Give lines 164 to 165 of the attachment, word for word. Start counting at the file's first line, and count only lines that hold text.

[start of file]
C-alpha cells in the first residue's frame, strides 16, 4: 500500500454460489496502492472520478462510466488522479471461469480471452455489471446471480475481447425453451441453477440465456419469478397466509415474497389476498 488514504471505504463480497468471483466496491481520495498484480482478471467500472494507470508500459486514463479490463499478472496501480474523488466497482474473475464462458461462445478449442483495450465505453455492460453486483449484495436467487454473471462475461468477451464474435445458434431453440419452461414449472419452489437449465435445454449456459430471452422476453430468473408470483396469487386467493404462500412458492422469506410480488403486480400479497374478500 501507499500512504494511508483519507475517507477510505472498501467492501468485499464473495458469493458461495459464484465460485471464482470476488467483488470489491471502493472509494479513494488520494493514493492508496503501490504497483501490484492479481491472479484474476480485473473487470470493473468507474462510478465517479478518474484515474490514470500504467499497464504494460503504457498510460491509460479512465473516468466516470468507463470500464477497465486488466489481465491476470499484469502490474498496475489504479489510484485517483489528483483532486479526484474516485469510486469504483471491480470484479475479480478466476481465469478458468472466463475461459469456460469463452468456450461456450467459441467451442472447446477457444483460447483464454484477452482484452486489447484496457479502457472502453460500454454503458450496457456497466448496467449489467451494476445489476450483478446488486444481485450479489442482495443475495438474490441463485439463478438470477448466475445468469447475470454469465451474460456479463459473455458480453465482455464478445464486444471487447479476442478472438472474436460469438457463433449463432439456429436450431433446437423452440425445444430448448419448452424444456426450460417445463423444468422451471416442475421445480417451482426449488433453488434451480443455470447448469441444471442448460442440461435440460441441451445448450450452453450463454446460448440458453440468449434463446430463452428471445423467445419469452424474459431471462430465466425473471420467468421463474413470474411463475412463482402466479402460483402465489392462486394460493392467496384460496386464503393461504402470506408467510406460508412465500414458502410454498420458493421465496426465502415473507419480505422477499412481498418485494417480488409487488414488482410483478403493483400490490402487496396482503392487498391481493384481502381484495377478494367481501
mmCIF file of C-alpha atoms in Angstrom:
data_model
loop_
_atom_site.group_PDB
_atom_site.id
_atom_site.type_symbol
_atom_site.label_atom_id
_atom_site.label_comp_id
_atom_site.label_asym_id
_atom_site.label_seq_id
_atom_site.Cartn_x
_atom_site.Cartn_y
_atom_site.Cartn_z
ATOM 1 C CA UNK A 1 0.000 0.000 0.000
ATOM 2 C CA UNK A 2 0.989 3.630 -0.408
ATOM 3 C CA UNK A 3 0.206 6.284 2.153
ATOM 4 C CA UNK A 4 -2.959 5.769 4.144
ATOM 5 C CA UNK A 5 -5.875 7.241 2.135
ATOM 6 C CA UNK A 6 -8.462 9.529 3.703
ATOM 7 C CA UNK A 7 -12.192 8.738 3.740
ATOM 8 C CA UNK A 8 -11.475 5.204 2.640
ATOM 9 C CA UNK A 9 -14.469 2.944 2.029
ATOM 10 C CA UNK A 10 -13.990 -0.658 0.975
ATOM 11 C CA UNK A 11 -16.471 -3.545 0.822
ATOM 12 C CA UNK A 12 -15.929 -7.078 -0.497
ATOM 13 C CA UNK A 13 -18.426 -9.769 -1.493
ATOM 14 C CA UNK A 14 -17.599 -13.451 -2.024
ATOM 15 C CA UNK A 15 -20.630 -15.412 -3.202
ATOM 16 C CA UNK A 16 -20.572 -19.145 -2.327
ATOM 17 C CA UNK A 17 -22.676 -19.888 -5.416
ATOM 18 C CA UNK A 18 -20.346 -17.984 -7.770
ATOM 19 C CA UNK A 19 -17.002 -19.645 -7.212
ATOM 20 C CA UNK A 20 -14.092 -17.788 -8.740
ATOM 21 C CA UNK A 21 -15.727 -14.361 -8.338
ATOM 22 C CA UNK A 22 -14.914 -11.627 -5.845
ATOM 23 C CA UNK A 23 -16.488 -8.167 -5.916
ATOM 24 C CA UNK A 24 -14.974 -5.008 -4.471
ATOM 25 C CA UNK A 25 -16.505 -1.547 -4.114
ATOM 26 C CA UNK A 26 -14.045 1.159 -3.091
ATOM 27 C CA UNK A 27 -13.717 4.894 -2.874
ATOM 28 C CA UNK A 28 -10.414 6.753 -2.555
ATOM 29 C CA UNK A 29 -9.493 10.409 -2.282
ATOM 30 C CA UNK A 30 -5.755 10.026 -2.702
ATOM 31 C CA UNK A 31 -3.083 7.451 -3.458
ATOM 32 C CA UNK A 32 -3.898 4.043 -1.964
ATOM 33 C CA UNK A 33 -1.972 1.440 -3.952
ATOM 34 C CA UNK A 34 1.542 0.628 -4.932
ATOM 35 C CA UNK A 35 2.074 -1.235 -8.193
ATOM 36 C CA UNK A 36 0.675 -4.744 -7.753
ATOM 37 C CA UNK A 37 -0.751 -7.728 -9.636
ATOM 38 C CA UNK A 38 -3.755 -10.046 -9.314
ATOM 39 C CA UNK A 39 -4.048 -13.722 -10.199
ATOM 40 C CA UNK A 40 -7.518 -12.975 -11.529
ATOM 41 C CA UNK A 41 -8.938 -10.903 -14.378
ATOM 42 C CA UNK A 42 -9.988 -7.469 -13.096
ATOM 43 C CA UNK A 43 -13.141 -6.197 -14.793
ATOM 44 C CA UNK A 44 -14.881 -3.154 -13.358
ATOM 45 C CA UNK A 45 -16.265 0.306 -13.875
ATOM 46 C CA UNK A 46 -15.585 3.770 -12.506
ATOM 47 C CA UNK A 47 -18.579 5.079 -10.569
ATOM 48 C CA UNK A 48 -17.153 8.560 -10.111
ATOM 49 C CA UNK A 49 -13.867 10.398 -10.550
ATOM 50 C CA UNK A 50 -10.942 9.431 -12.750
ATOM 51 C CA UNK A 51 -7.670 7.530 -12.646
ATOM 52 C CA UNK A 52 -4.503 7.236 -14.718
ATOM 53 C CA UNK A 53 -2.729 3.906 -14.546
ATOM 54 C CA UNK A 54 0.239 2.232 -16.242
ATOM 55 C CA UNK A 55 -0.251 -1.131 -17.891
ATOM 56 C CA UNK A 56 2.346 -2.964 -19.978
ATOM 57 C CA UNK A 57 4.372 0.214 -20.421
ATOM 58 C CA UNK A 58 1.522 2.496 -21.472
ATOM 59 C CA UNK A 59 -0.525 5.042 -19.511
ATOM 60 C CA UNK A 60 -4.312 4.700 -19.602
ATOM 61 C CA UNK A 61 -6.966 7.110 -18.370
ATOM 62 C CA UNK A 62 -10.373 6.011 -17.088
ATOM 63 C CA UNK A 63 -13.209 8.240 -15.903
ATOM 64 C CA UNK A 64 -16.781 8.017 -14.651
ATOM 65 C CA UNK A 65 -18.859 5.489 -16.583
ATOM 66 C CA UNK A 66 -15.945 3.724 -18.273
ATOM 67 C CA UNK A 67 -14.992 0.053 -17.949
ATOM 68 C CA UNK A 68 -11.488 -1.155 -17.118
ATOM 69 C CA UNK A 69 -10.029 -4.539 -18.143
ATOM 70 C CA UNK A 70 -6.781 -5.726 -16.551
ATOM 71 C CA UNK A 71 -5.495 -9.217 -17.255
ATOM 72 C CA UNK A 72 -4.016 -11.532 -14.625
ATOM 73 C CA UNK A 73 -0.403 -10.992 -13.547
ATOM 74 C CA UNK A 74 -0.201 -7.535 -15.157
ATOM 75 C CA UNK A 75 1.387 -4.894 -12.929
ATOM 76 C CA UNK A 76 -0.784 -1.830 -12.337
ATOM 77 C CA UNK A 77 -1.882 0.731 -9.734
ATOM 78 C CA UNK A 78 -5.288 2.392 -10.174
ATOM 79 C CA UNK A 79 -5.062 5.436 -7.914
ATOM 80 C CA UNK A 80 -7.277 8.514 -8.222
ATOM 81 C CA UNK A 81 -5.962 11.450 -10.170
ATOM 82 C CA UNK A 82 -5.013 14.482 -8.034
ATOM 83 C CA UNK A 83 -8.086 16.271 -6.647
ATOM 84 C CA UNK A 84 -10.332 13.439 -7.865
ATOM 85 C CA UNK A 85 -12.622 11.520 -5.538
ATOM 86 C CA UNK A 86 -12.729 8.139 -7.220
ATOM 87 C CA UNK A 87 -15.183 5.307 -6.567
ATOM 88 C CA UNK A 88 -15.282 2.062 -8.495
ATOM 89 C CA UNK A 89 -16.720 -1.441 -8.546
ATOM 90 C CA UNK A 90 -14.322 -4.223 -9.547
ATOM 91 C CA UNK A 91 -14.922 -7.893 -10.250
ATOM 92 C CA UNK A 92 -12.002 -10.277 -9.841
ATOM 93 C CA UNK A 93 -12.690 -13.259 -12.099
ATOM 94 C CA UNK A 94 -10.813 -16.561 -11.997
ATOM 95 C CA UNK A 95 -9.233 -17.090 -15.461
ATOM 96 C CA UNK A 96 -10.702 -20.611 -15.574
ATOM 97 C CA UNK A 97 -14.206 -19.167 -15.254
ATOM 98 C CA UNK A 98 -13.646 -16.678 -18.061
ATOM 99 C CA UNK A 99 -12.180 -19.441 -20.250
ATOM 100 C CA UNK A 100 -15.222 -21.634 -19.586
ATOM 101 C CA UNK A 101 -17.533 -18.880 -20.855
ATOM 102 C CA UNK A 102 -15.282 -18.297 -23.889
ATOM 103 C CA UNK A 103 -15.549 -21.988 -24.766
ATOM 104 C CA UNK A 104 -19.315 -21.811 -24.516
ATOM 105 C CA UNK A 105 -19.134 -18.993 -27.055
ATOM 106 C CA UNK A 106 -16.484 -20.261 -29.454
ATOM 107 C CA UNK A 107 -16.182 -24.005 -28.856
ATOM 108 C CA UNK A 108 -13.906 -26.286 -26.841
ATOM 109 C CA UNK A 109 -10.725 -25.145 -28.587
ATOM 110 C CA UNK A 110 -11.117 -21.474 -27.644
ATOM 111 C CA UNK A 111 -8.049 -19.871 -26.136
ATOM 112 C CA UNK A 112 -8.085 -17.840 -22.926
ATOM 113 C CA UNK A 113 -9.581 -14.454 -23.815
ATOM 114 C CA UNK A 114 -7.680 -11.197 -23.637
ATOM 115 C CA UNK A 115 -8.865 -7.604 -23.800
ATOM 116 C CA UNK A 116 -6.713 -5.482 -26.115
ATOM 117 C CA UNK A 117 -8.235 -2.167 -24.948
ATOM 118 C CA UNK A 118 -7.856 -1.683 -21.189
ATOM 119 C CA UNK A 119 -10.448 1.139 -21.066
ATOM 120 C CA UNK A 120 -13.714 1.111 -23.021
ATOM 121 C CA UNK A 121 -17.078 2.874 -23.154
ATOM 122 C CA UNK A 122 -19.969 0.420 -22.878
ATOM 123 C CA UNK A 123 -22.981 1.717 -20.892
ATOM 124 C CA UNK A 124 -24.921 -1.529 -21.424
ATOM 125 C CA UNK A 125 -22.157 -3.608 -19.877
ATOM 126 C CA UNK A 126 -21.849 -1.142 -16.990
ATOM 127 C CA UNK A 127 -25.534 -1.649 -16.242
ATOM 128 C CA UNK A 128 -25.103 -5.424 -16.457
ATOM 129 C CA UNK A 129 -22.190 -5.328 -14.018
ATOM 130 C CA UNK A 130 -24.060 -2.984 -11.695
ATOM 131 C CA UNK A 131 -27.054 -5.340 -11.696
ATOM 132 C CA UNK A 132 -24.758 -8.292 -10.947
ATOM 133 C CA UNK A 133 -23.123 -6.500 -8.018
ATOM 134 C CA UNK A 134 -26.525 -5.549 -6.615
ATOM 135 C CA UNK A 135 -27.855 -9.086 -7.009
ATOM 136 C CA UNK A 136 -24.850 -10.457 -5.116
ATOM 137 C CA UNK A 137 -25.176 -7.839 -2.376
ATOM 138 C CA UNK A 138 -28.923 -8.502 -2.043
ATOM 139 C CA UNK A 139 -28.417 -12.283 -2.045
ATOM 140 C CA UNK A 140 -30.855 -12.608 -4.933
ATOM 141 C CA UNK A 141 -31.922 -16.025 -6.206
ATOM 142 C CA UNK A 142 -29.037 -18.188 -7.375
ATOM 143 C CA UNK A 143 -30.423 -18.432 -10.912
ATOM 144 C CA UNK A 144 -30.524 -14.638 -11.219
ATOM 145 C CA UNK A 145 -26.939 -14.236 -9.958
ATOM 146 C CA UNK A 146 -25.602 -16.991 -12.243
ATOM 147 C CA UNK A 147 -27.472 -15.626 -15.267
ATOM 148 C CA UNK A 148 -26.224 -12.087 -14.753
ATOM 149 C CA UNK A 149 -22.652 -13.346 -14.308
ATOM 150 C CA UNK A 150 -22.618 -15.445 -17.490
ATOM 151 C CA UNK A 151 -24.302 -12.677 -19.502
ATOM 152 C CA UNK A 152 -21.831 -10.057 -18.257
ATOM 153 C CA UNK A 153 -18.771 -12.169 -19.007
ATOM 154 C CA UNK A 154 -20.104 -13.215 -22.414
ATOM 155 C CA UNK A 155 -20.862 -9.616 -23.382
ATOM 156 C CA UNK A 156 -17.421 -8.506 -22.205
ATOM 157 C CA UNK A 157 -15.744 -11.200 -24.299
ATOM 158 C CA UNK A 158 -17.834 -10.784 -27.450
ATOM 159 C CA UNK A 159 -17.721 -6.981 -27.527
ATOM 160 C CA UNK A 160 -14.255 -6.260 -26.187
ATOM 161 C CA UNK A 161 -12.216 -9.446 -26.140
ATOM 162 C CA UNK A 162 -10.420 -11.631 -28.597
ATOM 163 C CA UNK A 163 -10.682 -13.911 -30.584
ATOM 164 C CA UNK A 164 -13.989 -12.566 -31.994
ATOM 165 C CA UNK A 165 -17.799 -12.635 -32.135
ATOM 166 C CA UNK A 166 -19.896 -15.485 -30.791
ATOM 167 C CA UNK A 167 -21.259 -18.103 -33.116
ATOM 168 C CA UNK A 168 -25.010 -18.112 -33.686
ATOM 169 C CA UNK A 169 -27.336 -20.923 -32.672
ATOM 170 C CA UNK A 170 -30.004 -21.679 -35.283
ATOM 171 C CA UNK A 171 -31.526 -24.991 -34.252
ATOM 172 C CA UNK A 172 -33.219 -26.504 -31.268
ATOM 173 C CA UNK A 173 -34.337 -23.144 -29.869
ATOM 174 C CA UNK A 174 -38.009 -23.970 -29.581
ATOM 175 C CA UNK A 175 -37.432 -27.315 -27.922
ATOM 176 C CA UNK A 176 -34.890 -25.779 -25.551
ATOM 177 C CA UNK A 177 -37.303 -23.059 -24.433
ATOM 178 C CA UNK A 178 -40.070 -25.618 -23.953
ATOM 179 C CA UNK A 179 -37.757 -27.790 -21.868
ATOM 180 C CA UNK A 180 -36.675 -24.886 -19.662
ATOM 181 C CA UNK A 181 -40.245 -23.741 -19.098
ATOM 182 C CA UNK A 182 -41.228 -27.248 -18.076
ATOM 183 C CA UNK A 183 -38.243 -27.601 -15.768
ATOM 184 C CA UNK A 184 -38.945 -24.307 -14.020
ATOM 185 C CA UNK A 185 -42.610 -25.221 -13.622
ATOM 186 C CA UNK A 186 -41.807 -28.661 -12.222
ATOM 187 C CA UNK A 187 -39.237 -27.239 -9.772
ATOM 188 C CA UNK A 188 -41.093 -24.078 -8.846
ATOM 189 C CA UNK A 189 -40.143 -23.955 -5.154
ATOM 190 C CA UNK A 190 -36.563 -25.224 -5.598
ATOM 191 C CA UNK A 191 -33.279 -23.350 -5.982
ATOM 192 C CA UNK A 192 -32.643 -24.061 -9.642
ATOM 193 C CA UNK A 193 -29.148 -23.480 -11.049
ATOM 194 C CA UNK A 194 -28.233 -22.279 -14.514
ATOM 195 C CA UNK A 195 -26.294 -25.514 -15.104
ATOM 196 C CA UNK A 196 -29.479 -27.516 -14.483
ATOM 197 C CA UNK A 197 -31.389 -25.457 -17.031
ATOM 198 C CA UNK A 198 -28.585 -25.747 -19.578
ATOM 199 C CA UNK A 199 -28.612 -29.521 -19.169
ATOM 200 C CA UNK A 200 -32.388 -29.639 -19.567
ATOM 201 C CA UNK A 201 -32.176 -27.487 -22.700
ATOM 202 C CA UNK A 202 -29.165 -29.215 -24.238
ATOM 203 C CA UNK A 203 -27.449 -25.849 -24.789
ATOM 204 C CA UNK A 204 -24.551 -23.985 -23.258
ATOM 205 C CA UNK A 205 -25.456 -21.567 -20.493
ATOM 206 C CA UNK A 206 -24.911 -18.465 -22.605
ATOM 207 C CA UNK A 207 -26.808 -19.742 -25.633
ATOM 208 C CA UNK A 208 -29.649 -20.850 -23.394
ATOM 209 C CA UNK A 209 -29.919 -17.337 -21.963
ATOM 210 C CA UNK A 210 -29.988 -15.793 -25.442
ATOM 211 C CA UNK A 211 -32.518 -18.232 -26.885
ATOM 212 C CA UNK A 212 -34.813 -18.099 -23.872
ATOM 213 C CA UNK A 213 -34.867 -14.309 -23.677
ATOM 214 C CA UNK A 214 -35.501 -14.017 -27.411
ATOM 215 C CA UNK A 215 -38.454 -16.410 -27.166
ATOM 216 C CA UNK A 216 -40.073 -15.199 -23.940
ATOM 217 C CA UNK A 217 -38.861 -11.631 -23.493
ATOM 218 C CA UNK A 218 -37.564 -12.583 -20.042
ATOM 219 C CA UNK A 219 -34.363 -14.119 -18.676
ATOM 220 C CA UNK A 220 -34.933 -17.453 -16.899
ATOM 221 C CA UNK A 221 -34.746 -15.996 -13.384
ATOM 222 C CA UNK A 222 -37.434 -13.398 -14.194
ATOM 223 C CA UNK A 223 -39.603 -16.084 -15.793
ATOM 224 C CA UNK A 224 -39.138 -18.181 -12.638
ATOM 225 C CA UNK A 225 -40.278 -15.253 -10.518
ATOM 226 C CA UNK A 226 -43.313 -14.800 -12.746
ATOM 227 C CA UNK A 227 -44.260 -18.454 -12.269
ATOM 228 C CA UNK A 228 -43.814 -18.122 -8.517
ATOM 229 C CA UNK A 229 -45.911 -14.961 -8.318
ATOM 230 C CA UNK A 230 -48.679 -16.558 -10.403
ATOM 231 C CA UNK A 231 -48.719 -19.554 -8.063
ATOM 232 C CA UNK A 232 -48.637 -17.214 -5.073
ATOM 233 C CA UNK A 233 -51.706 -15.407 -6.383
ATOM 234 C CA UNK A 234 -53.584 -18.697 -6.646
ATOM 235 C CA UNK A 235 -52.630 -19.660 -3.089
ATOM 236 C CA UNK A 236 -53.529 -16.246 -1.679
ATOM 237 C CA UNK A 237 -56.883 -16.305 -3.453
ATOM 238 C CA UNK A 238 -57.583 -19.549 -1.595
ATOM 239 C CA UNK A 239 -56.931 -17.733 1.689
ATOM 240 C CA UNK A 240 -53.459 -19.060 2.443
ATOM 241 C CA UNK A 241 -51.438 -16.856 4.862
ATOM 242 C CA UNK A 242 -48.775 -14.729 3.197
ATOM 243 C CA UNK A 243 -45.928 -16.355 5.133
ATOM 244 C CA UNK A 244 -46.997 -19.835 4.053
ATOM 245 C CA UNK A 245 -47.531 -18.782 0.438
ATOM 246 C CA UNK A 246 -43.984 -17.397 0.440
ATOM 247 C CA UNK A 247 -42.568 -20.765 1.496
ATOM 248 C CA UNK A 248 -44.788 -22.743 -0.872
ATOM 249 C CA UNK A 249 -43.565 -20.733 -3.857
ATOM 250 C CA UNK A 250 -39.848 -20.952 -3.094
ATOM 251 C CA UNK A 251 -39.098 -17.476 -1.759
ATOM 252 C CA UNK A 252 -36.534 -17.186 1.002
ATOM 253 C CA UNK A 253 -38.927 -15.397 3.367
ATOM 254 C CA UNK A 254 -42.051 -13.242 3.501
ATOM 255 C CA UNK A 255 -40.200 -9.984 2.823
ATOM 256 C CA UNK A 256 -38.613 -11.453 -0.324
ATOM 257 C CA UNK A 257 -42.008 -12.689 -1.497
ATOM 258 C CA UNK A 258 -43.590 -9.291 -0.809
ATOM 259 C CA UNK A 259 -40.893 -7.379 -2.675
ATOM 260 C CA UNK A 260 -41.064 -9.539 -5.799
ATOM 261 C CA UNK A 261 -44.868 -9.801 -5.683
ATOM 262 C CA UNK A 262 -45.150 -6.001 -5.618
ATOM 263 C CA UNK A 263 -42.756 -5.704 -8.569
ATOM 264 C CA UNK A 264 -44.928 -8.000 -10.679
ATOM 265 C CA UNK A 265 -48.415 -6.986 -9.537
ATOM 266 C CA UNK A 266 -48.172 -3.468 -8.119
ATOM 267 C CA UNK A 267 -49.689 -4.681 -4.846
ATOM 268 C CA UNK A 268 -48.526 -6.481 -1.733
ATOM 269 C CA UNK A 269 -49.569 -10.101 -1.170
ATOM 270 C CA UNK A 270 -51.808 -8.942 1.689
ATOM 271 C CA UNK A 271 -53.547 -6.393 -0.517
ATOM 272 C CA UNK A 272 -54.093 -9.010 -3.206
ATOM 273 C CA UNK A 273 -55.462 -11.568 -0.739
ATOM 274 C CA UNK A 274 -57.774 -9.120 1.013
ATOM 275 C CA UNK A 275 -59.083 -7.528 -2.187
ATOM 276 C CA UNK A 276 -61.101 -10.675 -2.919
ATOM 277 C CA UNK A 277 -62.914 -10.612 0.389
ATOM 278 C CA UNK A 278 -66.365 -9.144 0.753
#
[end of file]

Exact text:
ATOM 150 C CA UNK A 150 -22.618 -15.445 -17.490
ATOM 151 C CA UNK A 151 -24.302 -12.677 -19.502